Archive for the ‘For Students’ Category

Woo-hoo! Spring Break! Time to… Study?

Monday, March 3rd, 2008

All filmmakers are, in some way, students of filmmaking (I know I am), but this one’s for the REAL (i.e., in-school) student filmmakers out there:

Some of us are starting spring break today, while others will be enjoying spring break later this month. Assuming you’re not already using this time to make a movie this week, here are some ways to spend your time if you’re unable (or uninterested) in traveling to Cancun, Panama City, or wherever it is the kids go these days. No excuses — any of these suggestions can be done on a budget:

Read your camera’s manual! Seriously. I’ve met a lot of people that have never read their camera’s manual. You might be surprised at some of the things it’ll do. After you read it….

Take a daytrip for inspiration! Get out of your apartment and explore your area. Take your camera and shoot some location scouting shots. Already got some inspiration?

Work on that script you’ve been meaning to write! Visit your local library, take your notebook or laptop with you and don’t leave until you’ve written a few pages. And while you’re there…

Catch up on film history! Check out (literally) some of the greatest films of all time. Blockbuster probably doesn’t have them, but your library might. And get some books while you’re at it: Bazin and Sarris are your “beach reading” this week.

And for extra credit:

Teach yourself filmmaking software! There are a ton of ways to do this. Here’s just one of many:’s excellent Final Cut Studio tutorials are all available online, and for $25 you have access to every single one of them for an entire month. That’s enough time to learn enough about Final Cut, Compressor, Motion, DVD Studio Pro to move you to the head of your class.

The most precious resource for us filmmakers isn’t a camera or even money — it’s time. If you’re not already making a movie this week, use this week to recharge your batteries. Literally. Then go shoot. If filmmaking isn’t just a hobby, it’s your compulsion, I can almost guarantee that in ten years you’ll look back and consider this time better spent than doing tequila shots in front of MTV’s Spring Break camera crews. At the very least, you’ll remember more of it.

Film Preservation Manual

Thursday, February 21st, 2008

Chris Cagle over at Category D recently posted information about a film — as in 16mm, 35mm, etc. — preservation manual he found online. For me, this is perfect timing. Just this week some librarians at Virginia Tech asked Stephen Prince and me to look at our 16mm collection to assess what should be kept and what should be thrown out.

The guide, authored by the University of Washington, is clearly geared to librarians (one chapter title: “I Found Motion Picture Film in My Collection — Now What?”), but it’s a useful (and free!) resource for anyone that has (or has access to) film prints.

You can download it here.

Documentary Interviewing Techniques

Sunday, January 6th, 2008

… from a surprising source: ESPN.

John Sawatsky, ESPN’s senior director of talent development, has tutored reporters, anchors and producers around the world. Since 1991, he has devoted all his time to teaching interviewing to professional journalists. ESPN asked him to assess the prospects for the upcoming “60 Minutes” interview of Roger Clemens.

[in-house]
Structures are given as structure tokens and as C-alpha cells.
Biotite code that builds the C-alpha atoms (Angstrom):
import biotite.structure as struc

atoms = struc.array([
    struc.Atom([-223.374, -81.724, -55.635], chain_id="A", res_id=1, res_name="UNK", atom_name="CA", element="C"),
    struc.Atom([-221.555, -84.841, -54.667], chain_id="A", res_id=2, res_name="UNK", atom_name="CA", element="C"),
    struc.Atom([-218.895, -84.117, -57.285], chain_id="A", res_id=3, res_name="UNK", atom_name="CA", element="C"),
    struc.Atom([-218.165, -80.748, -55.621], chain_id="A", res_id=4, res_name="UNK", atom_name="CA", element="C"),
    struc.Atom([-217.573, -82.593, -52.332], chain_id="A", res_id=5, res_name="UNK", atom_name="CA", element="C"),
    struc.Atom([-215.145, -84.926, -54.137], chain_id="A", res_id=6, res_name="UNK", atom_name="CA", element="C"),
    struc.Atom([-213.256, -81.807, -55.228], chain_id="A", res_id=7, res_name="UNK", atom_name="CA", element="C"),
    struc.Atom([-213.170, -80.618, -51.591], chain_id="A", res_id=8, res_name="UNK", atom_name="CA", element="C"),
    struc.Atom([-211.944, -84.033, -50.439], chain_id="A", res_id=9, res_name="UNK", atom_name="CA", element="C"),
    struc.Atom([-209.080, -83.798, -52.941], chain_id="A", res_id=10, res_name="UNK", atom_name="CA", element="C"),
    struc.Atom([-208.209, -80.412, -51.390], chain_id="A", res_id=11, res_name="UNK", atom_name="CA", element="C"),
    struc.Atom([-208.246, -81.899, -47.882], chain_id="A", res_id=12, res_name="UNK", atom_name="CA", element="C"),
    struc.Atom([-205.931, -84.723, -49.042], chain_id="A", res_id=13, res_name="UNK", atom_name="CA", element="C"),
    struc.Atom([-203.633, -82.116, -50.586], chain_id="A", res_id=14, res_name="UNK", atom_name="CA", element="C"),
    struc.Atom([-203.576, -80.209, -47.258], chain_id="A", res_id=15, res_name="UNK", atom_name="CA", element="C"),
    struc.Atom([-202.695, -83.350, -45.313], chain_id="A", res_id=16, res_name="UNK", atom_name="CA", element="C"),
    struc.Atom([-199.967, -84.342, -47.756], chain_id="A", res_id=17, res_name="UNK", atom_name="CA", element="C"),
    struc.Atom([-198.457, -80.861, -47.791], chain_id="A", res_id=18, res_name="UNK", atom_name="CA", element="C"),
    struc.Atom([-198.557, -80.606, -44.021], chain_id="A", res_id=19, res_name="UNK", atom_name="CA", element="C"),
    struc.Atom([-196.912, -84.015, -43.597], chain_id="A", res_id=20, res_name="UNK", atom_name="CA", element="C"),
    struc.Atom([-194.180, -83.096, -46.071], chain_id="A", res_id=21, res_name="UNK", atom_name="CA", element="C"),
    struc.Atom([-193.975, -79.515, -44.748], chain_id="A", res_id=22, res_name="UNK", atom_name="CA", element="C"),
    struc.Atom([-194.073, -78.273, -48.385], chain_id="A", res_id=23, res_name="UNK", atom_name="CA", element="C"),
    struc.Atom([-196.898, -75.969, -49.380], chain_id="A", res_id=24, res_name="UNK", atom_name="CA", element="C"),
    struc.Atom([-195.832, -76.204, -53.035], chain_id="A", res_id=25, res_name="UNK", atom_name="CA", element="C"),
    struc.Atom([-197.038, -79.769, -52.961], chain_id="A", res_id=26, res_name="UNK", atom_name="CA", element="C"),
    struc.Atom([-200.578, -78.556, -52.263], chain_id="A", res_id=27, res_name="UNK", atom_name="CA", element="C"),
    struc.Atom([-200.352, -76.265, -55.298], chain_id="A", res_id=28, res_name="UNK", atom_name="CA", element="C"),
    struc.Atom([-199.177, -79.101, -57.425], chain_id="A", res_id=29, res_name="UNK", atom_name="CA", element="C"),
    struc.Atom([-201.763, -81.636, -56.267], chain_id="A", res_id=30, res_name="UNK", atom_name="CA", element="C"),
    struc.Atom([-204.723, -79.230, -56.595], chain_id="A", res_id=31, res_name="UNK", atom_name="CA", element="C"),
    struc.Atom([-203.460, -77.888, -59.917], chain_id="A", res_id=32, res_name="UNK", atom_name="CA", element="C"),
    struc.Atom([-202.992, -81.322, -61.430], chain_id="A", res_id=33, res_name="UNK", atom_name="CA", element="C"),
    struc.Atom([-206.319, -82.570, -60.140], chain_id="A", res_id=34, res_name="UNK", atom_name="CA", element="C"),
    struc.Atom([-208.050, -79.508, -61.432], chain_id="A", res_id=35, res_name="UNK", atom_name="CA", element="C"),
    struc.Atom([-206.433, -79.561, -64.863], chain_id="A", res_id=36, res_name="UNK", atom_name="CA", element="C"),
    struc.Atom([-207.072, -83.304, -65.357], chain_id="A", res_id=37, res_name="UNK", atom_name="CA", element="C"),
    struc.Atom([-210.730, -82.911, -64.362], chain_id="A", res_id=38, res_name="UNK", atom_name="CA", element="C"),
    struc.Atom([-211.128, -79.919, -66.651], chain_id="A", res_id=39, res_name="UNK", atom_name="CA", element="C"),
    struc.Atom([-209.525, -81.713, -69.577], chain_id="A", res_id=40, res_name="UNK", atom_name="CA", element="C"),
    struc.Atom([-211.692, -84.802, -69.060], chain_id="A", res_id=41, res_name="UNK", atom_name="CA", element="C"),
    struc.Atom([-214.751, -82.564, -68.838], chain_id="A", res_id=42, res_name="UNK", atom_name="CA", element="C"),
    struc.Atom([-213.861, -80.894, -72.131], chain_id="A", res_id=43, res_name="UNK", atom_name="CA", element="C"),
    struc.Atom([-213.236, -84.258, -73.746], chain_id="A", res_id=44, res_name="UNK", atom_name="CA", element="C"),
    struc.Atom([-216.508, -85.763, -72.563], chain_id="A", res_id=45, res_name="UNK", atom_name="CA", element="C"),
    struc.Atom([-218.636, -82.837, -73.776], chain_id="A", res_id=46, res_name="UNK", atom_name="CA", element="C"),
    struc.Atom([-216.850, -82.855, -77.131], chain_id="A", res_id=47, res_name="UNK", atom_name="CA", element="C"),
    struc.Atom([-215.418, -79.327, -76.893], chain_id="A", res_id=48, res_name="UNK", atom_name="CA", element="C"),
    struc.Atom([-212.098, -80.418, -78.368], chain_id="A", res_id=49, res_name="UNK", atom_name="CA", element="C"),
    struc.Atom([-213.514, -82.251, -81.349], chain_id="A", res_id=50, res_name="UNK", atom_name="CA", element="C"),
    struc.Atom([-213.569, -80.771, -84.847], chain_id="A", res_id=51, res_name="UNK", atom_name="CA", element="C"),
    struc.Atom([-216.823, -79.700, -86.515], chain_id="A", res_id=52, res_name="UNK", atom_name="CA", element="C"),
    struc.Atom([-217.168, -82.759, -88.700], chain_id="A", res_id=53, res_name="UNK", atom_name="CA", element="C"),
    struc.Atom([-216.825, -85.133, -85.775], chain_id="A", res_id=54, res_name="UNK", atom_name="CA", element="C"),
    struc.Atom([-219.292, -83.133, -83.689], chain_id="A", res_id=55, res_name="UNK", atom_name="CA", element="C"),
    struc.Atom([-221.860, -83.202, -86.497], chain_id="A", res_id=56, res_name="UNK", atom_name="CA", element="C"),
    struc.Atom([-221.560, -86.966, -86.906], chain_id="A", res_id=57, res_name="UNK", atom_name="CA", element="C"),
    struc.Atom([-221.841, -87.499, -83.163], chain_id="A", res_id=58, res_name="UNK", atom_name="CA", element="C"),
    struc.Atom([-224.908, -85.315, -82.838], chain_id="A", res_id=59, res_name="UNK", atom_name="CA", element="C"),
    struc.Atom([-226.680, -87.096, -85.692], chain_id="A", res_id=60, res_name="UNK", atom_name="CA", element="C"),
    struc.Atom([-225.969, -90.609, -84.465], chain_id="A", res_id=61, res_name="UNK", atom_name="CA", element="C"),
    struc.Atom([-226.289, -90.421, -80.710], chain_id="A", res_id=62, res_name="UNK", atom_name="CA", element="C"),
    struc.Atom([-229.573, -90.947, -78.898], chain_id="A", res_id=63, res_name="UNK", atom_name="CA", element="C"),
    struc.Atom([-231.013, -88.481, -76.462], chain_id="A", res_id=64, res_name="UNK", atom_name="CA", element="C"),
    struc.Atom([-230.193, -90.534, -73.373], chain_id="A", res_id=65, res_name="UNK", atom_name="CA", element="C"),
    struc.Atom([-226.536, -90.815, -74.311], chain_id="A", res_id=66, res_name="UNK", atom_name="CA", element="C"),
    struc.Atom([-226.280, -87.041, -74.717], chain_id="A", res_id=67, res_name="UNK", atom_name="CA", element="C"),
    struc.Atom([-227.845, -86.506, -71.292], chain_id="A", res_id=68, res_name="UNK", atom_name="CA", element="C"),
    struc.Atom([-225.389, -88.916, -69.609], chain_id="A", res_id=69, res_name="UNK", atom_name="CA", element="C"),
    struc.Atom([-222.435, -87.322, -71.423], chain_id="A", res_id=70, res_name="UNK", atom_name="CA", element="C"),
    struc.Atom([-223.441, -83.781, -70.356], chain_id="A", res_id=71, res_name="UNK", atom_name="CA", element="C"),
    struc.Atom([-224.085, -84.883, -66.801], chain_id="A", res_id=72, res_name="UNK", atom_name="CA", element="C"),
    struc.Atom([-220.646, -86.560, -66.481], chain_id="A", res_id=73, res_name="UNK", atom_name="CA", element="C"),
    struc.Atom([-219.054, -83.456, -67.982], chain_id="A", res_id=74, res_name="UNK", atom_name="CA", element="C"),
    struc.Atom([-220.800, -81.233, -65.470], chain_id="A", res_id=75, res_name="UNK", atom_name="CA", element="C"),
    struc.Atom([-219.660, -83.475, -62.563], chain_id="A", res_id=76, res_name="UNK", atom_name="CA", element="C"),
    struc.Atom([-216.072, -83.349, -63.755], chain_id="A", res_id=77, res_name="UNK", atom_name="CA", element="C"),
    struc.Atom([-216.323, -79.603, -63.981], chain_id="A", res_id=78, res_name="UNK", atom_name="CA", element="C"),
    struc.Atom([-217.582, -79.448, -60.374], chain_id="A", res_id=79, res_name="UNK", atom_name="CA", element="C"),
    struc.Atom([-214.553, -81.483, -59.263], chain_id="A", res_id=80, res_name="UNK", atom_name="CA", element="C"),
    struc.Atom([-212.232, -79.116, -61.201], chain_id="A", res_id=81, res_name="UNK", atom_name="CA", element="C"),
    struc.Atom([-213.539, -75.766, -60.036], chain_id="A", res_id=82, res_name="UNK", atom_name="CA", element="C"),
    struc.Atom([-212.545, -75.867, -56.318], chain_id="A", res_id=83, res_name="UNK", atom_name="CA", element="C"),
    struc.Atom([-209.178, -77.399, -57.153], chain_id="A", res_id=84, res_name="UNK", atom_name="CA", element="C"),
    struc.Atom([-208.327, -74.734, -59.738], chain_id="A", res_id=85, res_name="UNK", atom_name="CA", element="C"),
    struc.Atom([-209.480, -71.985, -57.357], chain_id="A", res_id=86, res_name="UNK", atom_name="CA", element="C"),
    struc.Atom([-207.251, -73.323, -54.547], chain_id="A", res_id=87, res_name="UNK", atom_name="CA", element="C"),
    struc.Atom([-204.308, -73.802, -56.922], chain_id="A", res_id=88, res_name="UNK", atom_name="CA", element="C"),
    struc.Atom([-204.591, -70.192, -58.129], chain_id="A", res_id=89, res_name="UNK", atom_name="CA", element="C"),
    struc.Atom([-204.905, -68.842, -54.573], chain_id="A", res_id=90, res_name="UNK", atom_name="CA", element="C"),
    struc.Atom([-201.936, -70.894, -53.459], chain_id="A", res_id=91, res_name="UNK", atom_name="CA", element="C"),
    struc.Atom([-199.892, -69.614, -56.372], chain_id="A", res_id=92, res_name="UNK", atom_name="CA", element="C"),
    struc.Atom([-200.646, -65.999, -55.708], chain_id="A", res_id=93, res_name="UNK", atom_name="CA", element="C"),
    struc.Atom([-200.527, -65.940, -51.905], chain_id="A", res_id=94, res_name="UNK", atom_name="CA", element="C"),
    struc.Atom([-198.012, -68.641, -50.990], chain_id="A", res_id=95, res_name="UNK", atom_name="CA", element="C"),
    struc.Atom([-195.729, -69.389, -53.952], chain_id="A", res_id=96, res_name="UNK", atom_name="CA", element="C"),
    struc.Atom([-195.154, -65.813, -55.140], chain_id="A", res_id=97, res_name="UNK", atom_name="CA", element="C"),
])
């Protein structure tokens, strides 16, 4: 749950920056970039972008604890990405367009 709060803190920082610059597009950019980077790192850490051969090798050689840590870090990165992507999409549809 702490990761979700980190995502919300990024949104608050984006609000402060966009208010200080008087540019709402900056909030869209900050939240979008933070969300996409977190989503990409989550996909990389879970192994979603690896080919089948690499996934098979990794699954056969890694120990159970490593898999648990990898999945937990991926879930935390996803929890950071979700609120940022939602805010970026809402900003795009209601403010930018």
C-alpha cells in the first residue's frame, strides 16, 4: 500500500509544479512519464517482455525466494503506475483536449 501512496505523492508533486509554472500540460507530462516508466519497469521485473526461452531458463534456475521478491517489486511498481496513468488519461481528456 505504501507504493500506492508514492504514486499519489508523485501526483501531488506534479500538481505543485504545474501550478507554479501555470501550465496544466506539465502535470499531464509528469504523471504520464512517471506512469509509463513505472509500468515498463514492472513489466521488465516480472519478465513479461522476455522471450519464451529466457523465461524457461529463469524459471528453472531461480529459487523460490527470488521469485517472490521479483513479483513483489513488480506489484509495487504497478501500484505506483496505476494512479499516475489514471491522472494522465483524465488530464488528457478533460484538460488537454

Sawatsky’s assessment amounts to a lesson in interviewing technique (and rips Mike Wallace to shreds in the process). Fascinating reading.

How to Send Big Files

Thursday, November 15th, 2007

Over the last month or so I’ve needed to send and receive a lot of large files (Final Cut project files, songs in AIFF format, DVD burn files, and so on). By “large” I mean in the 20mb – 4gb range. These files are usually too large to be sent via email because of file size limits, using an FTP site can be a hassle (as David Pogue has noted), and sending files via DVD-Rom via mail or FedEx is (comparatively) slow and pricey.

For me, the solution has been to share these large files via a few of the several services that exist online. I have used YouSendIt, FileFactory, and Pando. All have worked just fine.

The first two are file-hosting sites; Pando, on the other hand, is a stand-alone application. It requires a (free) download, but it also allows for the sharing of much larger files.

If you find yourself needing to share large files and don’t know where to start, a fairly comprehensive listing of file hosting sites is available on Wikipedia. You can also check out this article, which surveys some of the main services.

Film Festival World: Resources

Tuesday, October 30th, 2007

Film Festival World has recently launched a few useful resource pages worth checking out:

Their Ezines, Journals, & More page selects some of the better sources of critical writing on film from around the (digital) globe. Alongside long-running magazines (like Cahiers du Cinema and Cineaste) are sites like the Rouge and Senses of Cinema. I’m looking forward to exploring the sites that are new to me.

Another resource worth checking out is what they call The Essential Film Blog Reader. Though some of my favorite bloggers aren’t listed (Mr. Schnack? Mr. Lowery?) what’s there is quality stuff: David Bordwell, Ray Carney, Chris Fujiwara, Girish, Sara Jo Marks, Chuck Tryon, and others. Needless to say, I was flattered by the compliment of inclusion (and their biography, which was done entirely without my input).

If you’re unfamiliar with Film Festival World, you can read more about the site here.